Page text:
Cerner-Siemens deal makes Epic 'underdog,' says Carl Dvorak

In the wake of the Cerner-Siemens merger, Epic Systems' President Carl Dvorak refers to Epic as an EHR vendor underdog -- and talks about APIs and the cost of DirectTrust -- during a HIT Policy Committee health data interoperability hearing.

Epic Systems Corp. is now an "underdog" in light of a recent Cerner-Siemens deal in which Cerner Corp. purchased the health IT division of Siemens AG, said Epic President Carl Dvorak.

Judging by his tone, his statement was half-wry, half-serious, in a hearing convened by the Governance Subgroup of the Interoperability and Health Information Exchange Workgroup, which reports to the ONC's Health IT Policy Committee. Dvorak said it in response to a committee member's question about Epic's domination of the EHR market, which eventually could lead to Epic governing health data interoperability.

Since Epic's estimated 300 customers -- including retail pharmacy chain CVS's Minute Clinics -- possess at least one piece of data for roughly half of U.S. patients, will Epic's privately held standards become de facto throughout the U.S. healthcare system? Or, as it was put to him during the hearing, "through the means of a monoculture?"

"I don't think so," Dvorak said, adding that there's more activity among Epic customers in its Cerner interoperability lab than the Epic lab, which he takes as a sign that cross-vendor EHR interoperability efforts are alive and well. "We interoperate with 49 other vendors' systems; 20 billion transactions per year go to non-Epic destinations or come from non-Epic places."

We interoperate with 49 other vendors' systems.
Carl Dvorakpresident, Epic Systems Corp.

"I don't think we'll ever go [to Epic as the interoperability standard] because the voice of the customer will always matter," said Dvorak, who remarked the Cerner-Siemens deal made Epic second or third in size among EHR vendors. "I do think we'll see more and more integration, which can be one vehicle for safety, efficiency and lower cost."

CMS provider directory could promote HIE

To facilitate exchange, Dvorak said that Epic would like to see CMS create a "phone book" of meaningful use participants, which would also include providers outside the program willing to volunteer contact information.

Epic also believes that interoperability would improve by creating a simple meaningful use "rules of the road for data exchange," strictly for use in treatment; not complicating rules of exchange by segmenting patient data, considering most patients opt to share their whole record; and putting regulatory restrictions on the secondary use and sale of health data.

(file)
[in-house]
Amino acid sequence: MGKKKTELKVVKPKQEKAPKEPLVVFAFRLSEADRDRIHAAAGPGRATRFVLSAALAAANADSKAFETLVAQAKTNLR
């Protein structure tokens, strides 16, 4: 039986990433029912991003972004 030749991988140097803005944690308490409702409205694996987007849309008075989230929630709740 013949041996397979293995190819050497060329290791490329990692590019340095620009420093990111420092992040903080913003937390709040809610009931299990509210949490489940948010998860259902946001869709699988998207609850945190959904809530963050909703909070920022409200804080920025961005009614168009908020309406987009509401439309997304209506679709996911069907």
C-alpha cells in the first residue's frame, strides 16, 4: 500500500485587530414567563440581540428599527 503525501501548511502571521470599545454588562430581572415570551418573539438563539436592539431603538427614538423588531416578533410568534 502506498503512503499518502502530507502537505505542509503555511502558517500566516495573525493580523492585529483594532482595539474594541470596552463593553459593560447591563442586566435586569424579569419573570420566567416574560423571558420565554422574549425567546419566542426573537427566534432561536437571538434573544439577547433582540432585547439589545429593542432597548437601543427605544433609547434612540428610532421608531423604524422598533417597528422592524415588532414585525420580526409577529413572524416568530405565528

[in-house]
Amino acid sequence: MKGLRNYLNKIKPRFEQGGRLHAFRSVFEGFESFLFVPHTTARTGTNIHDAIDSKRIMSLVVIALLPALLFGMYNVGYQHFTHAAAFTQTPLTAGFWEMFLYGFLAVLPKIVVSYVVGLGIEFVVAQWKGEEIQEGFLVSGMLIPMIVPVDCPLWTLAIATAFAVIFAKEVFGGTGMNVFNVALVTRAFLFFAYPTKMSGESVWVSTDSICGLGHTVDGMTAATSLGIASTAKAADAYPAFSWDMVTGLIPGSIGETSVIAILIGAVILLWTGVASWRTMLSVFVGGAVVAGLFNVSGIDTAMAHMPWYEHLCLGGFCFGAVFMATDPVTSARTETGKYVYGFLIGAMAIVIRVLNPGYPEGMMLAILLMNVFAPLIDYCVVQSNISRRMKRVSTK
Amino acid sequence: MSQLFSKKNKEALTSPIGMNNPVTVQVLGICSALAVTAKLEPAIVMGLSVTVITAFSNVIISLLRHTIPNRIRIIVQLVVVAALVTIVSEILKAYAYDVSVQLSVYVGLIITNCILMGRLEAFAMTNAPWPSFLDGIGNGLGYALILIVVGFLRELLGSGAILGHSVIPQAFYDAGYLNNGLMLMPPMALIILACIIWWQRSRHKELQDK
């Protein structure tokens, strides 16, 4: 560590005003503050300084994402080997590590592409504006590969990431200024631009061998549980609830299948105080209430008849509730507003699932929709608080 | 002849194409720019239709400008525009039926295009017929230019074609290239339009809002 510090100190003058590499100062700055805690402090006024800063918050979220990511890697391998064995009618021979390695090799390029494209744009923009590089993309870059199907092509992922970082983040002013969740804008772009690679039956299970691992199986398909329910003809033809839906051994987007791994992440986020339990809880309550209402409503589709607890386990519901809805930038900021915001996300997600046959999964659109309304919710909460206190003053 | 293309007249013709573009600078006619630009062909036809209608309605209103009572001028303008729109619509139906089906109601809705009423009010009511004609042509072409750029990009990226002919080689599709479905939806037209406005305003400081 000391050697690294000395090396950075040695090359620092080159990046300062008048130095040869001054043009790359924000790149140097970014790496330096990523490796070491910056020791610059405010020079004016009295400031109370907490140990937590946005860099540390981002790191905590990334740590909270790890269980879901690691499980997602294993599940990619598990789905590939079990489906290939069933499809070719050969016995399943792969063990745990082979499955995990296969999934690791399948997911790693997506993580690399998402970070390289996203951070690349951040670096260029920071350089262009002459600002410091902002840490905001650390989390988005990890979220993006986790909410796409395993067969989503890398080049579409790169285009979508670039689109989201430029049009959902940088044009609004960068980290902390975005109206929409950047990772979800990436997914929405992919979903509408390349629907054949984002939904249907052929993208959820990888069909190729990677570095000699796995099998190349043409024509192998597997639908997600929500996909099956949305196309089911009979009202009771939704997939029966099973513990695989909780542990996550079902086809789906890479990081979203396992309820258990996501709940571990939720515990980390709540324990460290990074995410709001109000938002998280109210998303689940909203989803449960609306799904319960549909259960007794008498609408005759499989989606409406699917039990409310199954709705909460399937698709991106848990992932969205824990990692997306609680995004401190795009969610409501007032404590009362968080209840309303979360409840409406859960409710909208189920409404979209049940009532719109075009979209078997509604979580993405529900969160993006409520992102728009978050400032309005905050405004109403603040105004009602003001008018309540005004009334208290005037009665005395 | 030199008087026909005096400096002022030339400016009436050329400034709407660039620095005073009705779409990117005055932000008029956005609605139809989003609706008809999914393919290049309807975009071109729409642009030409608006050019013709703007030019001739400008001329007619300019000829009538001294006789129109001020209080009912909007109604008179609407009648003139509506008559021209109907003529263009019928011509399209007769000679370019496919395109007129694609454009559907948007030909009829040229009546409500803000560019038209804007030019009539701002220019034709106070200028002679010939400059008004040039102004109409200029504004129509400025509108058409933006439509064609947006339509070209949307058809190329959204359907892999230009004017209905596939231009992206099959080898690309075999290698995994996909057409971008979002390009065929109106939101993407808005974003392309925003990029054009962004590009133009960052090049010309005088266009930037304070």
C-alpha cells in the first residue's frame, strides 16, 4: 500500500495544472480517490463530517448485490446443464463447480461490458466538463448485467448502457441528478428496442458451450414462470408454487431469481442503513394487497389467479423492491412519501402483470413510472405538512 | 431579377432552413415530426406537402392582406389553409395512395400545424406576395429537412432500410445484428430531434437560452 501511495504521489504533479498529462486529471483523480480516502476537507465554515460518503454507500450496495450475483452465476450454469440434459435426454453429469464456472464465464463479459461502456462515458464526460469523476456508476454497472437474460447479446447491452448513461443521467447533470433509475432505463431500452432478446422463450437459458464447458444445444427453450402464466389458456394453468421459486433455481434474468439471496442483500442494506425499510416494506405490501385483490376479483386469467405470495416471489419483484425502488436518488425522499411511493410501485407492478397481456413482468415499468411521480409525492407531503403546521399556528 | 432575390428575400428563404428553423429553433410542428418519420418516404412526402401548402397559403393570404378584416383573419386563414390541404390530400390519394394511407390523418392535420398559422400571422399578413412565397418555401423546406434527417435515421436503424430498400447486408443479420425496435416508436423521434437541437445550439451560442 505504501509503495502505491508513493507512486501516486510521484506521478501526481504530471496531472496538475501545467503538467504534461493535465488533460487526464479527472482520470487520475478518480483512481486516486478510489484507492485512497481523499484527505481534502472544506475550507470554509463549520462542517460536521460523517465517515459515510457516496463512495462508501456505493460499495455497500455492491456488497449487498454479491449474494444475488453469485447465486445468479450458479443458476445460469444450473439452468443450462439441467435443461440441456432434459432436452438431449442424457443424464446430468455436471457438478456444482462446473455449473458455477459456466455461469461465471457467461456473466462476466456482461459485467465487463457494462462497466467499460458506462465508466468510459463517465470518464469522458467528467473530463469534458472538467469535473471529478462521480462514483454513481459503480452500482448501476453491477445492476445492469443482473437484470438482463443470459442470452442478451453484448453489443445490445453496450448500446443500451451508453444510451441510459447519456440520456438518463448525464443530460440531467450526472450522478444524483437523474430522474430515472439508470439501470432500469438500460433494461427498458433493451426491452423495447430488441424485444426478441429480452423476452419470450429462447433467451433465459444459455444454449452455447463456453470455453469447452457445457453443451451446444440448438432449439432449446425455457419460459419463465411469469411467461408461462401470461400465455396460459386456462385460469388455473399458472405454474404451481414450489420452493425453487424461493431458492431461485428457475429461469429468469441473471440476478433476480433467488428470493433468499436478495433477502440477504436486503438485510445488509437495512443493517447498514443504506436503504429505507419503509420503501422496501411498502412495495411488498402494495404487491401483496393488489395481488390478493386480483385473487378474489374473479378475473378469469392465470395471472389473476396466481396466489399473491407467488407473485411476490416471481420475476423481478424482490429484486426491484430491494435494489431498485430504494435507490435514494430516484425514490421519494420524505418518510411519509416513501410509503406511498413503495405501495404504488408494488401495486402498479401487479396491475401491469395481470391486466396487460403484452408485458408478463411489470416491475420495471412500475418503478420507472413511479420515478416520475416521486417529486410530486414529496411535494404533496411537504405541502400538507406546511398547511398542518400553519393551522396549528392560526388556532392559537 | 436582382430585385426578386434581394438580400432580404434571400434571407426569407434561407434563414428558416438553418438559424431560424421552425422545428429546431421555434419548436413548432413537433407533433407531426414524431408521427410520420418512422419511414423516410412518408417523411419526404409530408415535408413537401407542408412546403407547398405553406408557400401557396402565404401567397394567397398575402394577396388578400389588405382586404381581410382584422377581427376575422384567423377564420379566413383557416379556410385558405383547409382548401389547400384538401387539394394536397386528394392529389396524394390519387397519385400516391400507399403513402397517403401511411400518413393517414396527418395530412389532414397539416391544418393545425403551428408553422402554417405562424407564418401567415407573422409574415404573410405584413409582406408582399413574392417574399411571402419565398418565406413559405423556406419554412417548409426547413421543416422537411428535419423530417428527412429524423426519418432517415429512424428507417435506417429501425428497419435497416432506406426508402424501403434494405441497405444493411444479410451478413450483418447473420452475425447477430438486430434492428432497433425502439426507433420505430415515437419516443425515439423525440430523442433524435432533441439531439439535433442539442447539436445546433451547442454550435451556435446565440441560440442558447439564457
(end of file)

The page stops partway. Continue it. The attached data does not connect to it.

Dvorak called for simpler, less expensive methods for validating the identity of providers who send and receive patient data. Participating in DirectTrust, one popular method for authenticating providers, is prohibitively expensive for some healthcare providers, particularly those in smaller hospitals and health systems, he claimed.

HIE fees are hurting some providers, too, he continued. Epic customers, he said, report that HIEs and HISPs are "holding immunization registries hostage" and turning them into "walled gardens" by charging expensive membership fees for access to data whether the provider uses them or not.

Interoperability via APIs or health data standards?

Another topic discussed by the Governance subgroup and the panelists was promoting interoperability through application program interfaces (APIs). Dvorak said that he didn't believe APIs had any "material effect" on interoperability, but instead it would be created through health data exchange standards such as Direct and Connect (also known as Healtheway).

However, Epic does make its APIs and much source code known to its customers for developing interfaces between systems, he said, adding that the company publishes some APIs publicly, too.

Steven Waldren, senior health IT strategist for the American Academy of Family Physicians, disagreed during the public comment period of the hearing. According to Waldren, standards still pose significant challenges, even though health IT leaders have been working on them for at least 10 years.

"I completely disagree that [open APIs aren't] an integral part of what we need to think about [to promote] interoperability," he said. "Right now, when we talk about interoperability, we're in the era of continuity -- to be able to move data from one point to the other. We really need to get to the notion of collaboration...APIs are really the only way to be able to do that."

Let us know what you think about the story; email Don Fluckinger, news director, or contact @DonFluckinger on Twitter.

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